Also, because water is darker (0.06) it absorbs the radiation, causing global warming and thermal expansion in the oceans
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    Albedo is the amount of solar radiation reflected by the Earths surfaces. snow and ice reflect most and dark surfaces reflect least
    Oceans are dark surfaces so absorb more energy, this increases the temperatures of the sea levels which causes more ice to be melted. As a result this ice is now a dark surface as it is in the ocean.
    This causes a cycle called the positive ice albedo feedback
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    my case studies are
    hazards- Philippines and California
    climate- arctic and africa
    flooding- bangeledesh
    flooding in my local area- London(as i live in london)
    globalisation- coco cola, morrisons, barclays, apple, wal-mart
    migration- poland to the UK
    colonial migration- Caribbean, indians, pakistan
    retirement migration- UK to spain
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    I think that natural causes of climate change could come up
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    (Original post by molly9711)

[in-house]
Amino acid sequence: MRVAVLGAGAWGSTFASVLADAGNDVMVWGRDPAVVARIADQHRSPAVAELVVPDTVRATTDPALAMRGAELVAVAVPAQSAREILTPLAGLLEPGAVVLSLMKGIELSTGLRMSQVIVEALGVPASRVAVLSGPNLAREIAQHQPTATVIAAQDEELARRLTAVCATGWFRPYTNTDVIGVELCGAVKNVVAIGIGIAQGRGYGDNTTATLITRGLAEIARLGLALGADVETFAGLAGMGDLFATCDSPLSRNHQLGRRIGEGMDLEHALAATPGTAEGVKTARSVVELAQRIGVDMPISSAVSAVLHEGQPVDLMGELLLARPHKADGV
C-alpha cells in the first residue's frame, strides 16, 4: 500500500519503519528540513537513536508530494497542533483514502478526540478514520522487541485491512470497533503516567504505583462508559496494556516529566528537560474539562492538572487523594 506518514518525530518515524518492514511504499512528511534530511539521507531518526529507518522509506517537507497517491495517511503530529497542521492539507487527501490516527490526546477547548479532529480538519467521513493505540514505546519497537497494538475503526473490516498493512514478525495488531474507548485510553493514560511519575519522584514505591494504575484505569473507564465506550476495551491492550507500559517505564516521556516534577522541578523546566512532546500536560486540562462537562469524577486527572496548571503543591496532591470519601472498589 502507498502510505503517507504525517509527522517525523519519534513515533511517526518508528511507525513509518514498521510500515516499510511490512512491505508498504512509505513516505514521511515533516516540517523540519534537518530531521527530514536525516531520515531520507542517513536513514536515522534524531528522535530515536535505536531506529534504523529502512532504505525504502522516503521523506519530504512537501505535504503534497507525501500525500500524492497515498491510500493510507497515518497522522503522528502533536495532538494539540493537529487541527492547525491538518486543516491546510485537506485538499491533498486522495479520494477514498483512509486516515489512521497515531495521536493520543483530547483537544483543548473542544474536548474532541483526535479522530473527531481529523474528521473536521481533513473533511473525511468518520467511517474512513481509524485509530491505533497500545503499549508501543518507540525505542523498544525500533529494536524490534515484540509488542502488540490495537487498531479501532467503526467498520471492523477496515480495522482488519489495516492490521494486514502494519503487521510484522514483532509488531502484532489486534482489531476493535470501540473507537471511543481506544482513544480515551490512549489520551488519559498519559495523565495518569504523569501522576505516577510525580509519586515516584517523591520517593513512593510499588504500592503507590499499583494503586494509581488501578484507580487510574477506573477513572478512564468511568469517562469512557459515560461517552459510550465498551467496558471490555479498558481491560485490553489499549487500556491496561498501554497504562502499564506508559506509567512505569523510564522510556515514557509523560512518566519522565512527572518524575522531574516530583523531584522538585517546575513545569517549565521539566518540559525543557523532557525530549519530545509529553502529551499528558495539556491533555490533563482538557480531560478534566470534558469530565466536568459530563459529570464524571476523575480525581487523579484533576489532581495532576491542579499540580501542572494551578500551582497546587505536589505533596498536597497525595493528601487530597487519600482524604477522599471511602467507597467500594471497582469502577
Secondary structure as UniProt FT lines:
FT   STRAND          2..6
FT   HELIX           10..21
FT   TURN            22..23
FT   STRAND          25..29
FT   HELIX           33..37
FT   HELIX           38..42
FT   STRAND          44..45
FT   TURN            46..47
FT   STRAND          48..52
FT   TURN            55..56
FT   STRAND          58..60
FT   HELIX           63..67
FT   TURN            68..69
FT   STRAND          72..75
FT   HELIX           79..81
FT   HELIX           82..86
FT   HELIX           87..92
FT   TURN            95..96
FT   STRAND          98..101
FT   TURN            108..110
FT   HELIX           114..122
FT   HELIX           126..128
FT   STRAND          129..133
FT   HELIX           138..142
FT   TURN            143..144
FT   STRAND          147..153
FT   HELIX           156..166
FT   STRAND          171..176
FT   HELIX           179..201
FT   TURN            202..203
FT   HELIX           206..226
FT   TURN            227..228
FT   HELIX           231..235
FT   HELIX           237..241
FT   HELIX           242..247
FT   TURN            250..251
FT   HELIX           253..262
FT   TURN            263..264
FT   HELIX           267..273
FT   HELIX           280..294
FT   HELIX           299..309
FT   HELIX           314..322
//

omg i have not been taught this
    These are for natural causes for climate change, also applicable are volcanic eruptions (volcanic winter) and meteor impacts (similar to volcanic impacts due to large amounts of material in the atmosphere).

    Human causes are greenhouse gas emissions, destruction of co2 sinks (deforestation) etc
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    (Original post by grammar12)
    Increasing UV rays due:
    1) a change in orbit every 96,000 years changes the distance between the earth and the sun, causing an increase in UV rays reaching the earth.
    2) tilt - changes in the tilt of the earth causes different areas of the world to receive more/less energy from the sun (arctic may receive more)

    This therefore delivers too much UV to the oceans, which may negatively impact the population of phytoplankton, if they attempt to live deeper in the ocean, they do not receive enough light to photosynthesise and thus reduce in population. This then impacts other marine species as there is an imbalance. Some species may decline in population, which may then affect mammals such as polar bears.
    So Milankovitch cycles mean there is an increase in UV rays, which impairs photosynthesis and phytoplankton growth rates, leading to phytoplankton dying and therefore a modification of marine food webs? Does this effect land-based food webs?